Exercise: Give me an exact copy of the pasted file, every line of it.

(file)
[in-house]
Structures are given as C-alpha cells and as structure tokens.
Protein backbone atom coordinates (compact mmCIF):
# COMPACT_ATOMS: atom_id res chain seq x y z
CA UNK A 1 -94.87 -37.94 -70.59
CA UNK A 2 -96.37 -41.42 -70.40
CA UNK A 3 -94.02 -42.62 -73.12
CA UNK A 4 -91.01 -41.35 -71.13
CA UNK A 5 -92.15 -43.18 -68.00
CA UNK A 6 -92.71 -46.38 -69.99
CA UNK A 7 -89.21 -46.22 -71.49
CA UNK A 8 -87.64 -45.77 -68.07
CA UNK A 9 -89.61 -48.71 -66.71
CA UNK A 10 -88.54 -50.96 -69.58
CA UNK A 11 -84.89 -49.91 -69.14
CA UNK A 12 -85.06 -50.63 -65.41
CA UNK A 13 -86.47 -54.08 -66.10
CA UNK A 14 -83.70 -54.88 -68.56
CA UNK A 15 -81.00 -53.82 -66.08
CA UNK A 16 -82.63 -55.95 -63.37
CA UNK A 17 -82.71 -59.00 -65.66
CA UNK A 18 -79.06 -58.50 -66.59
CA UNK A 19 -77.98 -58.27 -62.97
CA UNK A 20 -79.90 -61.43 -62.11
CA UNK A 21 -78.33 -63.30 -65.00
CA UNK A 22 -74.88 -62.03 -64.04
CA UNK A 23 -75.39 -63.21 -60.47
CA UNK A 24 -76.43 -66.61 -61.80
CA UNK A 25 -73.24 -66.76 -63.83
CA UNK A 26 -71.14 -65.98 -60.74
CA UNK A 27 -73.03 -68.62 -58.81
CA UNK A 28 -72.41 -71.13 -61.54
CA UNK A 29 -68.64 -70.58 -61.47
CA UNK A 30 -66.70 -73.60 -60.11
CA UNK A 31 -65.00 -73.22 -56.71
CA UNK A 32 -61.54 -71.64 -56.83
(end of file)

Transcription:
[in-house]
Structures are given as C-alpha cells and as structure tokens.
Protein backbone atom coordinates (compact mmCIF):
# COMPACT_ATOMS: atom_id res chain seq x y z
CA UNK A 1 -94.87 -37.94 -70.59
CA UNK A 2 -96.37 -41.42 -70.40
CA UNK A 3 -94.02 -42.62 -73.12
CA UNK A 4 -91.01 -41.35 -71.13
CA UNK A 5 -92.15 -43.18 -68.00
CA UNK A 6 -92.71 -46.38 -69.99
CA UNK A 7 -89.21 -46.22 -71.49
CA UNK A 8 -87.64 -45.77 -68.07
CA UNK A 9 -89.61 -48.71 -66.71
CA UNK A 10 -88.54 -50.96 -69.58
CA UNK A 11 -84.89 -49.91 -69.14
CA UNK A 12 -85.06 -50.63 -65.41
CA UNK A 13 -86.47 -54.08 -66.10
CA UNK A 14 -83.70 -54.88 -68.56
CA UNK A 15 -81.00 -53.82 -66.08
CA UNK A 16 -82.63 -55.95 -63.37
CA UNK A 17 -82.71 -59.00 -65.66
CA UNK A 18 -79.06 -58.50 -66.59
CA UNK A 19 -77.98 -58.27 -62.97
CA UNK A 20 -79.90 -61.43 -62.11
CA UNK A 21 -78.33 -63.30 -65.00
CA UNK A 22 -74.88 -62.03 -64.04
CA UNK A 23 -75.39 -63.21 -60.47
CA UNK A 24 -76.43 -66.61 -61.80
CA UNK A 25 -73.24 -66.76 -63.83
CA UNK A 26 -71.14 -65.98 -60.74
CA UNK A 27 -73.03 -68.62 -58.81
CA UNK A 28 -72.41 -71.13 -61.54
CA UNK A 29 -68.64 -70.58 -61.47
CA UNK A 30 -66.70 -73.60 -60.11
CA UNK A 31 -65.00 -73.22 -56.71
CA UNK A 32 -61.54 -71.64 -56.83